HC Deb 15 April 1948 vol 449 cc1274-8
Mr. Younger

I beg to move, in page 44, line 32, to leave out from "is," to "under," in line 33.

I am indebted to the hon. Member for Chesterfield (Mr. Benson) for having called attention to the point which is made by this Amendment. Words are introduced at an earlier stage to ensure that a person could not be transferred from prison to Borstal if he was below the lowest Borstal age of 16. It was suggested by my hon. Friend that if there were a case, say, of a boy in prison, who was suitable in all respects for transfer to Borstal, it might be better to transfer him to Borstal in spite of the fact that he might be a few months under 16. This has been considered, and my right hon. Friend thinks that this is a sound point, and consequently by this Amendment the words that put that limitation of age upon the power of transfer are omitted.

Amendment agreed to.

9.0 p.m.

Mr. Grimston

I beg to move, in page 44, line 44, to leave out from "term," to the end of the Subsection.

On the Order Paper the line is misprinted as line 45. We had some discussion in Committee on this provision, by which the Home Secretary can make transfers of persons from prisons to Borstal if he thinks it is desirable. It appears, however, from the language used in the proviso, paragraph (a), that the transfer may be made to Borstal for a longer period than the unexpired term of the sentence. The words in the paragraph are: (a) as if for references therein to three years and four years there were substituted respectively references to the unexpired term and a period being the sum of the unexpired term and one year. It would appear that the Home Secretary can increase the sentences without going to the courts. During the discussion the Home Secretary said that that was not so, that the words did not have that meaning, and that he had power only to sentence to Borstal for the unexpired term of the original sentence. However, he said he would look at the matter again to see if this were the correct interpretation of the present wording, and that, if necessary, he would find some less obscure wording to make it quite clear that he had no power to increase the sentences. Nothing has been put down on the Order Paper to that effect, and so I should be glad if the right hon. Gentleman would explain the position.

Mr. Manningham-Buller

I beg to second the Amendment.

I think it is clear as a matter of construction that this Clause does confer on the right hon. Gentleman the power of increasing the period during which a young person under 21 years of age can be deprived of his liberty either in prison or in a Borstal institution. I think I am right in saying that the power conferred on the right hon. Gentleman by this Clause is entirely unprecedented. While I think a good case can be made out for saying that a young person sent to prison should be transferred to Borstal rather than remain in prison, if Borstal is likely to prove effective in his case, I am not at all sure that the great power which this Clause appears to give of extending the period during which that person can be deprived of his liberty should be left to the sole discretion of any Home Secretary.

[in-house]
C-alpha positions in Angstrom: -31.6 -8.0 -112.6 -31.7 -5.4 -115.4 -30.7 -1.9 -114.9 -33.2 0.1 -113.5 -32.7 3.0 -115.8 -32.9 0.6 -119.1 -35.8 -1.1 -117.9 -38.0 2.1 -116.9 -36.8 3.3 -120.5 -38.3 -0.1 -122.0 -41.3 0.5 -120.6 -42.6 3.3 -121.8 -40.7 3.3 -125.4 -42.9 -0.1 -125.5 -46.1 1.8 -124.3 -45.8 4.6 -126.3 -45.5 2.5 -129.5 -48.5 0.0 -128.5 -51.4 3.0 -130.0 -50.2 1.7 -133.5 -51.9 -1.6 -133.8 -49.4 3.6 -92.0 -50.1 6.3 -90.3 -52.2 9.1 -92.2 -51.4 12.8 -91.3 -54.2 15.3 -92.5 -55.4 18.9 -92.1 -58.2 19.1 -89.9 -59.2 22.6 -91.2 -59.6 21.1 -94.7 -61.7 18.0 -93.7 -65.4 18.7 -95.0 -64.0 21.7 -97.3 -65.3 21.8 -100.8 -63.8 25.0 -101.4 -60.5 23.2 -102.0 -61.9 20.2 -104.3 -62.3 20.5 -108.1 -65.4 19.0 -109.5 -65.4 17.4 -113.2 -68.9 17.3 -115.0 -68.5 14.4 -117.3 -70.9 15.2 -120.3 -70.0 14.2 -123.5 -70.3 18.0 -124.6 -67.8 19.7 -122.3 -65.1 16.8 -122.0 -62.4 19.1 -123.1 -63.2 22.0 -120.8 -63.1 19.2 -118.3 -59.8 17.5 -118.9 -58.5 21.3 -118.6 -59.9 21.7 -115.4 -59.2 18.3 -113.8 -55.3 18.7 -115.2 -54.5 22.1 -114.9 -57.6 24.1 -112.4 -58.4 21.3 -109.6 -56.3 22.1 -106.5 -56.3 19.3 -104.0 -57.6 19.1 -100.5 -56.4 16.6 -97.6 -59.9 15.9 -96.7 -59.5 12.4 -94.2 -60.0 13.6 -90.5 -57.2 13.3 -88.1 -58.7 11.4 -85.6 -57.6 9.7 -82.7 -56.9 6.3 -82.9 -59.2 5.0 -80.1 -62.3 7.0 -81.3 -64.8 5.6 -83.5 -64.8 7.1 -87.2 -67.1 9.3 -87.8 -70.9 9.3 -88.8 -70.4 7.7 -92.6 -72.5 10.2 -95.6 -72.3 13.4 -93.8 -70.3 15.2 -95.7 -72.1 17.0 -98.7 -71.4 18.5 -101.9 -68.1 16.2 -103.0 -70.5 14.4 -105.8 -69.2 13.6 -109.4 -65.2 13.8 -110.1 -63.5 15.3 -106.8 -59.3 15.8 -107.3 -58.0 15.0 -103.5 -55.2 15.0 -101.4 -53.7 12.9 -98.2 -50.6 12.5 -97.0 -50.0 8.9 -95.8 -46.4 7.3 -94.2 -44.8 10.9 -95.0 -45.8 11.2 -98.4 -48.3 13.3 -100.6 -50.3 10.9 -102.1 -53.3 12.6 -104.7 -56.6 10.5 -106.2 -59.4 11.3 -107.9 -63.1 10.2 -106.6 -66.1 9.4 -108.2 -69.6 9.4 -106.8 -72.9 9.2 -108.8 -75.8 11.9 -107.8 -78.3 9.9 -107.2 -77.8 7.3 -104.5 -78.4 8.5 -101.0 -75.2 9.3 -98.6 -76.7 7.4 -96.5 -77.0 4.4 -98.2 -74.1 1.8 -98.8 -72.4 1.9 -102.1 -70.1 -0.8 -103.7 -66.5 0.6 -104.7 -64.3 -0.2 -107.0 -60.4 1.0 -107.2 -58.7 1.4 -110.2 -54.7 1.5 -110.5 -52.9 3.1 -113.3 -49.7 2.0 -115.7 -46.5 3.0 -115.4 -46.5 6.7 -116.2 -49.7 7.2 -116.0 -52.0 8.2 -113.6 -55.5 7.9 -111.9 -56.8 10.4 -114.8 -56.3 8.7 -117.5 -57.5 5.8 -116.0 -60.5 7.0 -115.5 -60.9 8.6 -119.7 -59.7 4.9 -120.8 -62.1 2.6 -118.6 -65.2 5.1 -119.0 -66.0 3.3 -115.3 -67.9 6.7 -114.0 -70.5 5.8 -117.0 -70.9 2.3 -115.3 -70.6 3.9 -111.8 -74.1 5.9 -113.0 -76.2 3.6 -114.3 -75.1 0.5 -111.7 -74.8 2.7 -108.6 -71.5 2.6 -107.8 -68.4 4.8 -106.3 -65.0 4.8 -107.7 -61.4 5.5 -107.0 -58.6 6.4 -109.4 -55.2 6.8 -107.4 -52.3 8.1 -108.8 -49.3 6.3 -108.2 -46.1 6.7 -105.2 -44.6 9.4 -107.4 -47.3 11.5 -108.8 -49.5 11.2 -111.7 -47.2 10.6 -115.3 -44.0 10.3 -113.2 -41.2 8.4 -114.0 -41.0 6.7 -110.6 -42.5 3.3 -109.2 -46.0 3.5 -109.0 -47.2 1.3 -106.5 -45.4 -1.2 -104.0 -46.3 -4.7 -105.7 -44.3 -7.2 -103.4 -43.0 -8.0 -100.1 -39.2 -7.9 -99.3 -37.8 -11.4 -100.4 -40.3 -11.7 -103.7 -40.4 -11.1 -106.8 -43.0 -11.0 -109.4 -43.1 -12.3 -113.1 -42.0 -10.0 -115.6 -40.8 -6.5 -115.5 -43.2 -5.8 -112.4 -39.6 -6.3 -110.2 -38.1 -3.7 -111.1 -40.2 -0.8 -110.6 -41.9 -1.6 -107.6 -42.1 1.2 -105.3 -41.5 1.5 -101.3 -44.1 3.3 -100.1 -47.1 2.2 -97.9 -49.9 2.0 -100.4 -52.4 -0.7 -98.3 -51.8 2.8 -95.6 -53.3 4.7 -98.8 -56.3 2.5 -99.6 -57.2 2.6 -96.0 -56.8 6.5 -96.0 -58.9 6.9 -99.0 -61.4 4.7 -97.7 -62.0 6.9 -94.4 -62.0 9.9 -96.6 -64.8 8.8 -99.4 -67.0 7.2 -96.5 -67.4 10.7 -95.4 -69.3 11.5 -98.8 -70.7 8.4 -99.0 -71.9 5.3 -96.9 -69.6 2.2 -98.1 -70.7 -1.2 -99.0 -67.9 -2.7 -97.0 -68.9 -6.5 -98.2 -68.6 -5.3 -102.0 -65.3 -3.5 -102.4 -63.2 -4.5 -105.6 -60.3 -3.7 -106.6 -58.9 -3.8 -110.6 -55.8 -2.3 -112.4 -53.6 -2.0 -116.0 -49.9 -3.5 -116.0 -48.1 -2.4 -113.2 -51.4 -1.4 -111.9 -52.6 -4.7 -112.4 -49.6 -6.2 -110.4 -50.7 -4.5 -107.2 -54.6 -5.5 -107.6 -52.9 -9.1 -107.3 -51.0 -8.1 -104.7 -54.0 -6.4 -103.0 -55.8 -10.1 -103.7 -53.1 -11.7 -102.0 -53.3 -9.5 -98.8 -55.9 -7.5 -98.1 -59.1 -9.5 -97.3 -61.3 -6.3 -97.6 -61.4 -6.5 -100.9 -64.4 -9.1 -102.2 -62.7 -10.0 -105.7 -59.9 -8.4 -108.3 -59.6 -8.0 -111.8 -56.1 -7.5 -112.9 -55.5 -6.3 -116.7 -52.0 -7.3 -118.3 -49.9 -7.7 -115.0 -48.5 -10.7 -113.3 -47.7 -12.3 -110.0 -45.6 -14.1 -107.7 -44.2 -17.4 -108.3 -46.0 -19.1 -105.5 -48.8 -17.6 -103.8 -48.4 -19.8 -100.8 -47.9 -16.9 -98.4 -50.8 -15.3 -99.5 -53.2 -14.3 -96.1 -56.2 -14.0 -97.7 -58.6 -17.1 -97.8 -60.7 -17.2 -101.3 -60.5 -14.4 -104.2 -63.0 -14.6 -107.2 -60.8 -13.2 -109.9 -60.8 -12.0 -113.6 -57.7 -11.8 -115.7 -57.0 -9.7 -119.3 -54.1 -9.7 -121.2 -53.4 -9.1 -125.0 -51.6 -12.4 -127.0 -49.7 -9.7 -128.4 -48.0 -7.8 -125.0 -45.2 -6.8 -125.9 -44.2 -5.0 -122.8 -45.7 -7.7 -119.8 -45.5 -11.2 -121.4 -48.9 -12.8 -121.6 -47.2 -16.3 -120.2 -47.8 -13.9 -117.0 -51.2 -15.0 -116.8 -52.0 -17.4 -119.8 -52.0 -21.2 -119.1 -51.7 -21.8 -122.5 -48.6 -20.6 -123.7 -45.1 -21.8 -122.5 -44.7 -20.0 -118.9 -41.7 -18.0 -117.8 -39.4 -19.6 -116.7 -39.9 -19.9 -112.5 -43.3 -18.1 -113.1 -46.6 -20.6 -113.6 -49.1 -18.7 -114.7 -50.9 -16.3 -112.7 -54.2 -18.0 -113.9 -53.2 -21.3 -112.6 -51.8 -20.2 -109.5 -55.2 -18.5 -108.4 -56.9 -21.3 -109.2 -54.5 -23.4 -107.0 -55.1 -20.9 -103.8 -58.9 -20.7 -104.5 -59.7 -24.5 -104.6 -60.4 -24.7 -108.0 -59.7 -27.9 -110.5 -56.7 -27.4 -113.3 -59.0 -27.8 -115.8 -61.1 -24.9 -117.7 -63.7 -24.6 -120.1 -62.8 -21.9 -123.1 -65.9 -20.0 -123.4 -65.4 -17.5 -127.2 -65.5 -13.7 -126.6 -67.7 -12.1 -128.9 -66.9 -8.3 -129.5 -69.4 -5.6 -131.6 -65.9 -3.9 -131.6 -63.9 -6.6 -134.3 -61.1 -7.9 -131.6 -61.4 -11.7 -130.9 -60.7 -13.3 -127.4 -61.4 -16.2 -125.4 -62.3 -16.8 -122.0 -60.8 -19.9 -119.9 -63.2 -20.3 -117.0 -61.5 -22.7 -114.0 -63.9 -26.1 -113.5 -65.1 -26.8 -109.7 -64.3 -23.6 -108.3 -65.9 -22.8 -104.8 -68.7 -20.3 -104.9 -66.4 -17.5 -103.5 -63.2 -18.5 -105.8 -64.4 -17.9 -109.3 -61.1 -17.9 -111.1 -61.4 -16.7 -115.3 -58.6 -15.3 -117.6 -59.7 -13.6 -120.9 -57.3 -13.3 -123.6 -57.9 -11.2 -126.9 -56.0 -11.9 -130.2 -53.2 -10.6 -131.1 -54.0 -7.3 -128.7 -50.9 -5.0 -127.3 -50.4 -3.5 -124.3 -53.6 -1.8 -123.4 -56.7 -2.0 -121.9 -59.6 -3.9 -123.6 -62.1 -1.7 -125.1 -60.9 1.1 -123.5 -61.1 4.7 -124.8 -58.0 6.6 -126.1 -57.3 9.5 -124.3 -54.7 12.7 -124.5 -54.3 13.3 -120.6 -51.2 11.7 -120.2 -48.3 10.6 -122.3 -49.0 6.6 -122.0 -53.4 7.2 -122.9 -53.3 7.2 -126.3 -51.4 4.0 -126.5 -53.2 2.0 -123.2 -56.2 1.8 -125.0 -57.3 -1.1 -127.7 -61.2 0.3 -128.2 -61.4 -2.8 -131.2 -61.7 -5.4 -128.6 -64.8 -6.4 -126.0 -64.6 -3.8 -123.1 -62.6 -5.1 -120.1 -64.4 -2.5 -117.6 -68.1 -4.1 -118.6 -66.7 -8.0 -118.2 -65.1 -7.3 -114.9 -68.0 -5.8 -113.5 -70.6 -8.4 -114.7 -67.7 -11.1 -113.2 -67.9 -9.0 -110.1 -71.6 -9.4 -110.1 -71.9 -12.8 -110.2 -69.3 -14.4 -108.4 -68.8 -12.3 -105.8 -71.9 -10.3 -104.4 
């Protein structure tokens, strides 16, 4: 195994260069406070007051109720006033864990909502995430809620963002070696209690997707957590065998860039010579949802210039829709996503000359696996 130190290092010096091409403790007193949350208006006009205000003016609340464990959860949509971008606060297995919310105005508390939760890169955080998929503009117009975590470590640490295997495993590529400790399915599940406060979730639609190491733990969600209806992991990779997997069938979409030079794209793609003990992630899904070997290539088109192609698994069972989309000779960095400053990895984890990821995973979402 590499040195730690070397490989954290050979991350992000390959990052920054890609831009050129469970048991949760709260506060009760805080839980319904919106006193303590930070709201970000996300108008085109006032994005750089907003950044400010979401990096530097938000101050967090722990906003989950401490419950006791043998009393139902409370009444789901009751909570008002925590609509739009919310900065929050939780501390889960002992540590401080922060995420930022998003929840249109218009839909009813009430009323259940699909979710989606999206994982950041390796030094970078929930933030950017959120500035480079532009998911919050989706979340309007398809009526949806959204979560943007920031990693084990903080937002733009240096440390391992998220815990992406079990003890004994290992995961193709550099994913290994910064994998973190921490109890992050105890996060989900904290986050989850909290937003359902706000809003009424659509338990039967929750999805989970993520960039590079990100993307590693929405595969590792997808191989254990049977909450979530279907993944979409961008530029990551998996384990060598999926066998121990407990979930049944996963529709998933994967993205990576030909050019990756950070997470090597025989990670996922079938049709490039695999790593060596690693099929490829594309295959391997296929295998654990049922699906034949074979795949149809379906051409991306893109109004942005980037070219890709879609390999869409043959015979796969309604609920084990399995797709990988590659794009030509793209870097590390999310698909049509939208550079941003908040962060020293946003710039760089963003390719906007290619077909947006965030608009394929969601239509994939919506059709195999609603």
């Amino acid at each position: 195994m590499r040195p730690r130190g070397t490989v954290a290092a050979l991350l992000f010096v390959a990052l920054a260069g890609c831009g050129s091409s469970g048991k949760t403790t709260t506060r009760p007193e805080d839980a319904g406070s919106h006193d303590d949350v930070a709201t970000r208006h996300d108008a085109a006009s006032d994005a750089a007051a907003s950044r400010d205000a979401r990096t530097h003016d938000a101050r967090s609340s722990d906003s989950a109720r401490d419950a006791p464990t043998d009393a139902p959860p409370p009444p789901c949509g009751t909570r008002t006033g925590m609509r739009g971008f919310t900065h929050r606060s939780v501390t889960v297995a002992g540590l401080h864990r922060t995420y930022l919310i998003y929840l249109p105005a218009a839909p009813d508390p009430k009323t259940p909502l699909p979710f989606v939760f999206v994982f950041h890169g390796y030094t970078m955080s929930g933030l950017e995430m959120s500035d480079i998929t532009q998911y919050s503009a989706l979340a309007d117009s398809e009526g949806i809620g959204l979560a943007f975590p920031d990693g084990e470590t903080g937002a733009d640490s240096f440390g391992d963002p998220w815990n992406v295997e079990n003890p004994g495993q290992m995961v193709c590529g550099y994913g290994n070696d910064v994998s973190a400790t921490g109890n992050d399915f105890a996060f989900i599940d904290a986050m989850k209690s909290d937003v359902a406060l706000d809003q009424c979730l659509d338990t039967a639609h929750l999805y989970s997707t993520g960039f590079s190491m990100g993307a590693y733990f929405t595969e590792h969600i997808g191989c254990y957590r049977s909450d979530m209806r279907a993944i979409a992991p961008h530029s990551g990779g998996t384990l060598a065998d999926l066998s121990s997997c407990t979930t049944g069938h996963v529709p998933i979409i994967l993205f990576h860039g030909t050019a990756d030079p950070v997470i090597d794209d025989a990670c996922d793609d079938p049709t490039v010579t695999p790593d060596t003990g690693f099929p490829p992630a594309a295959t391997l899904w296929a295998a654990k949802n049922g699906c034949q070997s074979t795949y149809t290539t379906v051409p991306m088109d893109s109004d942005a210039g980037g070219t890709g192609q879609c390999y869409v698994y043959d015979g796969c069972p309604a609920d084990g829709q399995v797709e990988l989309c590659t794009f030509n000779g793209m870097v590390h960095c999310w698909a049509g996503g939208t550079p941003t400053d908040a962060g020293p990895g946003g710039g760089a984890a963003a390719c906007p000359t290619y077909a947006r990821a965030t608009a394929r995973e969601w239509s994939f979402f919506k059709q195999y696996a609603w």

It is, surely, a novel power for any member of a Government of this country to have, there being no trial, and no right of appeal, apparently, from the right hon. Gentleman's decision. I must say that I think the wording of the proviso here makes it quite clear that the effect of what the right hon. Gentleman can do is that he can add to the term during which a young person is kept away from his family and relations, and during which he is under the control of public authorities—that the period may be extended to be in excess of the period of detention awarded by the court which convicted him of the offence.

Mr. Ede

Earlier this evening we received compliments on the improved drafting effected by certain Amendments which were accepted, and I regret that the drafting in this proviso should still appear to give difficulties, although I admit that it is obscure. I have done my very best to persuade the draftsmen to provide better wording, because I am sure that there is no difference between the two sides of the House on what we want to do. I am assured that we are in fact doing what we intend. I am advised that the effect of the Clause is governed as follows. A sentence of Borstal training involves detention for a maximum of three years and supervision for a period from release until the expiration of four years from the date of the sentence; that is, the maximum period of detention plus one year. As I understand it, if at the end of two years a person sentenced to Borstal training is released as having sufficiently profited by that training to be allowed to return to his home or to employment, he is then under supervision for two years; that is, the time to which he was sentenced plus one year.